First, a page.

Editorial

Farm Laws: Retreat and Regrets

by the Editor: Siddharth Sehgal

In a democracy sometimes even strongmen have to wake up to political realities, PM Modi’s decision to take back the three farm laws reflects just that. But it’s the determination and grit of protesting farmers that made PM and his party see those ground realities. BJP representatives were hounded away from their own constituencies in Punjab, Haryana, and Western UP, and arrogance and the majority only last till you have numbers.

It was a bitter pill to swallow but our PM being a pragmatic politician nonetheless swallowed it, but had him or his party’s powerholders heeded the advice earlier and had introduced the bill with due consultation and discussion both inside and outside parliament, this “tactical retreat” would have been much more face-saving. Attitudes didn’t change either when farmers came to register their grievances in the national capital and they were called names and shamed for sharing a different view from the government. The end result was that the dissent and anger spread in towns and villages and BJP representatives started to feel the heat and sands shifting underneath their feet. Covid mismanagement in the second wave and inflation in petrol, diesel, and food items also didn’t help. So in fear of losing crucial political ground in UP, BJP leadership decided to repeal the farm laws.

Humility is often an understated quality in politics but it’s also a very powerful attribute to have. Hopefully, PM Modi and his party will try to inculcate this quality in their everyday communication and engagement with people. Just like farmers PM should start listening to the woes of middle-class families too that have voted for him and try to alleviate their concerns around inflation and dwindling jobs, especially government ones. Selling profitable public assets to corporations who can shower you with luxuries and expensive items can become politically expensive if this trend continues.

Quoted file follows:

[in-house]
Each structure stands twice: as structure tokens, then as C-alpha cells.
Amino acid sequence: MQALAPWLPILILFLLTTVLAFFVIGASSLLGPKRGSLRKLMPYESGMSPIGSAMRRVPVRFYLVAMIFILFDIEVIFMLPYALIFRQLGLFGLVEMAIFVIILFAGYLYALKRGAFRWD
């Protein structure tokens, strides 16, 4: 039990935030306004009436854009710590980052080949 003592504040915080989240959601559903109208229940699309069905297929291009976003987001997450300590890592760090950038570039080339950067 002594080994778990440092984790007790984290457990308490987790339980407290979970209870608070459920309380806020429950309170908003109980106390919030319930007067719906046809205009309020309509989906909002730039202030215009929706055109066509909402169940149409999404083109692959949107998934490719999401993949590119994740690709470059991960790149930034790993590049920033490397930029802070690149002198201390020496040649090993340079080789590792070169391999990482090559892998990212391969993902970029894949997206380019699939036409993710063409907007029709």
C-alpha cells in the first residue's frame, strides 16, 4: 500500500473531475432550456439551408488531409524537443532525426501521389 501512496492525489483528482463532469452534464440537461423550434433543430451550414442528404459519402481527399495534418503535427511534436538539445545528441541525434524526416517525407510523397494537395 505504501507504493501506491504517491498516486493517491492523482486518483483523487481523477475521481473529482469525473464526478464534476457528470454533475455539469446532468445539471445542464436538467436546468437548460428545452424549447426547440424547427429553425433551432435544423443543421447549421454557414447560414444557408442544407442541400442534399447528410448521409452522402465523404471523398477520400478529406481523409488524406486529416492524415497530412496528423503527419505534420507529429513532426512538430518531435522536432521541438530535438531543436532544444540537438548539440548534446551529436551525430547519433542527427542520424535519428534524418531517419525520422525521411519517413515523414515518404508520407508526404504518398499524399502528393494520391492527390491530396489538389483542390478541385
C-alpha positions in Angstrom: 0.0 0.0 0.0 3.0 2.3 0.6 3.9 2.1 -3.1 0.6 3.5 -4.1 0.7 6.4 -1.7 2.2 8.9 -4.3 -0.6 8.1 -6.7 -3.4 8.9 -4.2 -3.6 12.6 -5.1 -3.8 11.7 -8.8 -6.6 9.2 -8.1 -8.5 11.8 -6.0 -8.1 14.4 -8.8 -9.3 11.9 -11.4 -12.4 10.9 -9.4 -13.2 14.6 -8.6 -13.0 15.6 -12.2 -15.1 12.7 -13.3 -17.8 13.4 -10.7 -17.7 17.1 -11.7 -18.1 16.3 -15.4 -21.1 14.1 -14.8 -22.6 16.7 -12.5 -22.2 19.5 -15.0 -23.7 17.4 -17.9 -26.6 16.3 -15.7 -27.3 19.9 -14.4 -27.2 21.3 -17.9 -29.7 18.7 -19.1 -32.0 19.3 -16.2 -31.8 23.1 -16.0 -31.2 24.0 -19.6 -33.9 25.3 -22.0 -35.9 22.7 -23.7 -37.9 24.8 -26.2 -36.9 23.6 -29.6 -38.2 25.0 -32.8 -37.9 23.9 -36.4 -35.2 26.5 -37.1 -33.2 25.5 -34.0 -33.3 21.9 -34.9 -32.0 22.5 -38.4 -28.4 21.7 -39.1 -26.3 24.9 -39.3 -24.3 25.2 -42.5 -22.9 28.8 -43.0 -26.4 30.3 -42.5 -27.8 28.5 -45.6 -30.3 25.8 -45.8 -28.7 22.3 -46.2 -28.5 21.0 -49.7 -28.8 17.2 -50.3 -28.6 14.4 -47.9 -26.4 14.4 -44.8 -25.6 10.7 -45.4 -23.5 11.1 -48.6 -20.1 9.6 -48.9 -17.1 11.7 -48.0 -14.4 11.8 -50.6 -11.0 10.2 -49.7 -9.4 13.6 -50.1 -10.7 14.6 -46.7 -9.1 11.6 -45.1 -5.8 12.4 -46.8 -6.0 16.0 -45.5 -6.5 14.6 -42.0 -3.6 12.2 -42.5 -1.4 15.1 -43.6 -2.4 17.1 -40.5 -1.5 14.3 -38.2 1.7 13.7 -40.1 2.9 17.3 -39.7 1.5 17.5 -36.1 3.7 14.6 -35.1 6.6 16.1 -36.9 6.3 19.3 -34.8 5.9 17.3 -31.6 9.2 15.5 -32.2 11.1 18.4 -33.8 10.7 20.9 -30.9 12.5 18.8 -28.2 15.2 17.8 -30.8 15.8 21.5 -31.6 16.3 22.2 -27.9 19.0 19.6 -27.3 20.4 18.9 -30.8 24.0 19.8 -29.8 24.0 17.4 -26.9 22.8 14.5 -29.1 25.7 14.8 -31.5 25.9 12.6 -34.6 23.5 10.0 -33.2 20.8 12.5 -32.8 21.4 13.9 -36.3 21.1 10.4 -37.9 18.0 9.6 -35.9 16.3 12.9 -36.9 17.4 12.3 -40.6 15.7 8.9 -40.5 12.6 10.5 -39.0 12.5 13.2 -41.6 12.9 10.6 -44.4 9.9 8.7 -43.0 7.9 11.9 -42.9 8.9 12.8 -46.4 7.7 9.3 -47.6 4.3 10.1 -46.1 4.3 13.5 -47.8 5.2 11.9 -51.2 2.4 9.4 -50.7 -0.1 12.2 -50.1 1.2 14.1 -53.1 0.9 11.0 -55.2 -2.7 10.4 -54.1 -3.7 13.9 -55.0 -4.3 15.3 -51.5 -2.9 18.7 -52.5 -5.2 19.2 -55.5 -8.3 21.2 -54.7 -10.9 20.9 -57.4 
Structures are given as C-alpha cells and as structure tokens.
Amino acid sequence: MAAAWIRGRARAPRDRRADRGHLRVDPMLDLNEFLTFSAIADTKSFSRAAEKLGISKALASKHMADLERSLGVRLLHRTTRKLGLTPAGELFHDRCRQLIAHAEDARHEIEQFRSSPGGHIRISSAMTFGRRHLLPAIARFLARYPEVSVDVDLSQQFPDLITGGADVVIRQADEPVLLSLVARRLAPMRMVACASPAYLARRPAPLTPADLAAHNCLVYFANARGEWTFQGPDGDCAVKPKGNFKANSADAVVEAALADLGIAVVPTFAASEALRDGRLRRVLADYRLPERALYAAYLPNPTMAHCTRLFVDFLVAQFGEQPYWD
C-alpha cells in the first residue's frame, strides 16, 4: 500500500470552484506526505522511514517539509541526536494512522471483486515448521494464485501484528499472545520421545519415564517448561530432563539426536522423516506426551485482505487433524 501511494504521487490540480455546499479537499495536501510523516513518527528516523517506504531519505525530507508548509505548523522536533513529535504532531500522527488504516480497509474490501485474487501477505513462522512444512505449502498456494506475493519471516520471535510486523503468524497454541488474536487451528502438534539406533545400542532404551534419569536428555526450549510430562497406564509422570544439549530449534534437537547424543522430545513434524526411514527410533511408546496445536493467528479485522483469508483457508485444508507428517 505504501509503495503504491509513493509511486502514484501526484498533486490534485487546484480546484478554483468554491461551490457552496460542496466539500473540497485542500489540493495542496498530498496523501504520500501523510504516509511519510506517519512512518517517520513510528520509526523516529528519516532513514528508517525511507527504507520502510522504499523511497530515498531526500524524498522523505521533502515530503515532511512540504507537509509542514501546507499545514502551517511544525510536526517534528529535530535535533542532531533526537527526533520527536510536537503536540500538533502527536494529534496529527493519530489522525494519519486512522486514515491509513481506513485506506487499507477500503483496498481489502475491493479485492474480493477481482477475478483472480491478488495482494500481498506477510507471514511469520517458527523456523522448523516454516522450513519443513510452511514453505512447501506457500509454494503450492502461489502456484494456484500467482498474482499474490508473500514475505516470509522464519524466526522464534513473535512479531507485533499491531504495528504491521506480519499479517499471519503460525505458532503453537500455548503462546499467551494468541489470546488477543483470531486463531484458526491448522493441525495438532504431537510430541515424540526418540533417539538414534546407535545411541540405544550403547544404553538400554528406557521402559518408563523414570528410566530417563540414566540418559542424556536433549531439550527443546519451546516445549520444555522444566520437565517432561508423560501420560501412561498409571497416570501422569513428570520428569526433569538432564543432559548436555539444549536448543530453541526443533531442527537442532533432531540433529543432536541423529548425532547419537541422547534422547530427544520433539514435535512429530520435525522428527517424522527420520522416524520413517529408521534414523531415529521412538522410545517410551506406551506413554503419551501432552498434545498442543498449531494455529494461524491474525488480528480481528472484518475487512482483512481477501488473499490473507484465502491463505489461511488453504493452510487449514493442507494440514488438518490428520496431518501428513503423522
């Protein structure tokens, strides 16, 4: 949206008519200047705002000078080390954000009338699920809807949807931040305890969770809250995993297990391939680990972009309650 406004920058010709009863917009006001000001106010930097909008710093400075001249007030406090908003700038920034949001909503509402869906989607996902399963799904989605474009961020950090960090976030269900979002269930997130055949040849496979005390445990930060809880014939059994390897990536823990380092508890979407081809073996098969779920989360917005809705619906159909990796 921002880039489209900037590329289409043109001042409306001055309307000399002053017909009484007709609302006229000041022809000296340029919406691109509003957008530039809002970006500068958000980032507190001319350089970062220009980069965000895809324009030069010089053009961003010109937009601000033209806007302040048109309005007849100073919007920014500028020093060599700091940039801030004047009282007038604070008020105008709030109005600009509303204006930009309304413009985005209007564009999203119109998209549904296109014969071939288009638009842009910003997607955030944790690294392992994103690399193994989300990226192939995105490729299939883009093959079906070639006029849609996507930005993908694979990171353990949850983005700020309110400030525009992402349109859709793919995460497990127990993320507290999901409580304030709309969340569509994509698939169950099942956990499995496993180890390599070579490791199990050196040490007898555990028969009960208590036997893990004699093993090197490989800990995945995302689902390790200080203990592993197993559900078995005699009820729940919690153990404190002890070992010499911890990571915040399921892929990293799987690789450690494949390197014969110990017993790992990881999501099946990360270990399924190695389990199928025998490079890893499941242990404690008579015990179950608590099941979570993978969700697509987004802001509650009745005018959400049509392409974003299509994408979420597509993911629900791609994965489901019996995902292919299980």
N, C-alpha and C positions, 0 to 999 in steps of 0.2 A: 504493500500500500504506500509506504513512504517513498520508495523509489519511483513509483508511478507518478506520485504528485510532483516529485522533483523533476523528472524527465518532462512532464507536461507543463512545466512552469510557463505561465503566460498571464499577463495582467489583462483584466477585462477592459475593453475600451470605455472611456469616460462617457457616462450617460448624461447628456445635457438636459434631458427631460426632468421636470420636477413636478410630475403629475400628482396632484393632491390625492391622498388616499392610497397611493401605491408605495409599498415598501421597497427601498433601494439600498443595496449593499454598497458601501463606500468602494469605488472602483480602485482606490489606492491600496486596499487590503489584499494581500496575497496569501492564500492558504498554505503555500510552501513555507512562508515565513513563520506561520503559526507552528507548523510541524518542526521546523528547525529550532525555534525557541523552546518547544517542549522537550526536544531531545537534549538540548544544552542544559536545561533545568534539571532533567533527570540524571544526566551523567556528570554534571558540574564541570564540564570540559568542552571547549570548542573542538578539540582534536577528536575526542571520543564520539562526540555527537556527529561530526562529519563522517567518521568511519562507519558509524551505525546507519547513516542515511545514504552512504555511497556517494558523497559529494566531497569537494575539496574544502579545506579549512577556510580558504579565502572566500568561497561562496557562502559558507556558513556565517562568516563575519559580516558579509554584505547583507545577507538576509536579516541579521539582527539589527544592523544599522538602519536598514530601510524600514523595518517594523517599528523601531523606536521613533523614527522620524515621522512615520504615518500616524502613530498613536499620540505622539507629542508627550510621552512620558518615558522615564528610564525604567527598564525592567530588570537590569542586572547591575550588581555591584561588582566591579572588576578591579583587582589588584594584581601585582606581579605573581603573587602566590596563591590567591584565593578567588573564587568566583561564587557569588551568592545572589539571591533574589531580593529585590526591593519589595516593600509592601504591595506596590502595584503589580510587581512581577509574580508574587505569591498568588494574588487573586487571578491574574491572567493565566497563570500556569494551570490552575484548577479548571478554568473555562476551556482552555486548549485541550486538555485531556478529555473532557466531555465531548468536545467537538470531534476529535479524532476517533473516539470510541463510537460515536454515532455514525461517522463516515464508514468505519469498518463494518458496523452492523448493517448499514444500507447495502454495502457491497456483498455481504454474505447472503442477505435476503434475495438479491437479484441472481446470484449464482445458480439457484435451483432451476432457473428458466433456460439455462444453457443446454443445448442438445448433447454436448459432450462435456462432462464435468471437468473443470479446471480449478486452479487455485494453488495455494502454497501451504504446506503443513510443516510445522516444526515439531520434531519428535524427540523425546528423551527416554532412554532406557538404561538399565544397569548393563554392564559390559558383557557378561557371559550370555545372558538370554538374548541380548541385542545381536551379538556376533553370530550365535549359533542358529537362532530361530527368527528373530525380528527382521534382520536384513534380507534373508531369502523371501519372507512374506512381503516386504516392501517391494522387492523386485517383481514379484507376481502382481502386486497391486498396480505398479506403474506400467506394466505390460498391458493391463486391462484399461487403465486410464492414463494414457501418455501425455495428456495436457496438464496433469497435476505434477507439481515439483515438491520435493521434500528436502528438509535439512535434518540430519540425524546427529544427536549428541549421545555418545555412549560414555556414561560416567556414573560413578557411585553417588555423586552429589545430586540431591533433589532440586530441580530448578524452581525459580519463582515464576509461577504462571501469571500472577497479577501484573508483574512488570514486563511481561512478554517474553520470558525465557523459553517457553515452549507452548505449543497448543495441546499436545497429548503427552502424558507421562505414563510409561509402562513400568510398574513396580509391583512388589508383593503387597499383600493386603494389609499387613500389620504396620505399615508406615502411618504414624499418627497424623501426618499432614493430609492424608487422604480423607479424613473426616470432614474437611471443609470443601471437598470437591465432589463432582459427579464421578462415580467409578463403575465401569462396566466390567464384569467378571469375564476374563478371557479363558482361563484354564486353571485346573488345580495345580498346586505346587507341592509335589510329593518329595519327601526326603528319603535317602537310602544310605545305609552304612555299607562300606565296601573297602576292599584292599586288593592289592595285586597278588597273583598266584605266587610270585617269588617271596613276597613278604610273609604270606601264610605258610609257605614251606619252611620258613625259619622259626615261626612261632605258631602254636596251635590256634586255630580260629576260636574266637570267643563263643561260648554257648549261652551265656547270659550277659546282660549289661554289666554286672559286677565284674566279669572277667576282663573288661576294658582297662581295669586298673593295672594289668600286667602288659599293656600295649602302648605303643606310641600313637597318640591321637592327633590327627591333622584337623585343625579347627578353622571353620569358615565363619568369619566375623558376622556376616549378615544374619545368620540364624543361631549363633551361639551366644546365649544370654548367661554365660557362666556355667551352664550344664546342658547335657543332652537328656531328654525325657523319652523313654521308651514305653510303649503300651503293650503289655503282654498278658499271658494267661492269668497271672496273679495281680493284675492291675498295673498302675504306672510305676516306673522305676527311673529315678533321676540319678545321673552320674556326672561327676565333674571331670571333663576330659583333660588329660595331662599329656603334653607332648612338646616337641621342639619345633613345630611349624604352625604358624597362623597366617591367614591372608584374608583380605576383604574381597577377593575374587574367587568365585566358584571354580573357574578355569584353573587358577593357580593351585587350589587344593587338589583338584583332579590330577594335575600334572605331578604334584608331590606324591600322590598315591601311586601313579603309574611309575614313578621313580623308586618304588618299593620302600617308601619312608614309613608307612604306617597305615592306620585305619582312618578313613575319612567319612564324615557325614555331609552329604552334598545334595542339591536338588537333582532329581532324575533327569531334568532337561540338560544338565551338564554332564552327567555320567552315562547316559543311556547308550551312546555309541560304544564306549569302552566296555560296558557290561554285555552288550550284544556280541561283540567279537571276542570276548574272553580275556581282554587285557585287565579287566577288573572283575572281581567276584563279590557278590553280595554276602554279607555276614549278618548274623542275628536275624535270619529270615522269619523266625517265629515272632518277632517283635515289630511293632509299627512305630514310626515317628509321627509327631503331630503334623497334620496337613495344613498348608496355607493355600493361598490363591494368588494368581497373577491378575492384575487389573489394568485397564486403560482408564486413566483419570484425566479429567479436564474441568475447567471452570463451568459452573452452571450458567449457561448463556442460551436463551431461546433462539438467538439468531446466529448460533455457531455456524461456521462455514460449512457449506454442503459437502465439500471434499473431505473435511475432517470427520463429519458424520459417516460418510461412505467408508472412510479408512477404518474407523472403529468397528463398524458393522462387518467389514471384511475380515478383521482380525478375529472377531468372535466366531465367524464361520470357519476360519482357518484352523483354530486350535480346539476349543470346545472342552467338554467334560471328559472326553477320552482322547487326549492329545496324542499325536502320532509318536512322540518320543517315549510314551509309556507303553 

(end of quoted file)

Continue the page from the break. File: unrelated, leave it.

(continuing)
Another big factor in this ignominious situation for BJP is its tendency to listen only to positive or should I say sycophantic voices. When you choose to surround yourself with, and reward, people who demean the country and its independence struggle and then you are destined to lose the sane, reasonable voices. Criticism is a bitter medicine but it keeps a politician in check and fixed to the ground. Those media houses who vilified protesting farmers should also do some soul-searching; they made a fool of themselves in blindly defending these farm bills. Anyone who disagreed was heaped with insults and praise was heaped on their political masters in the name of news. Journalism’s death in India was evident during these protests. Except for some conscious voices, most of the journalists in the Noida media jungle are political stooges.

How much this backtracking will help BJP only time will tell, but listening to people and alleviating their concerns will definitely help in the long term.

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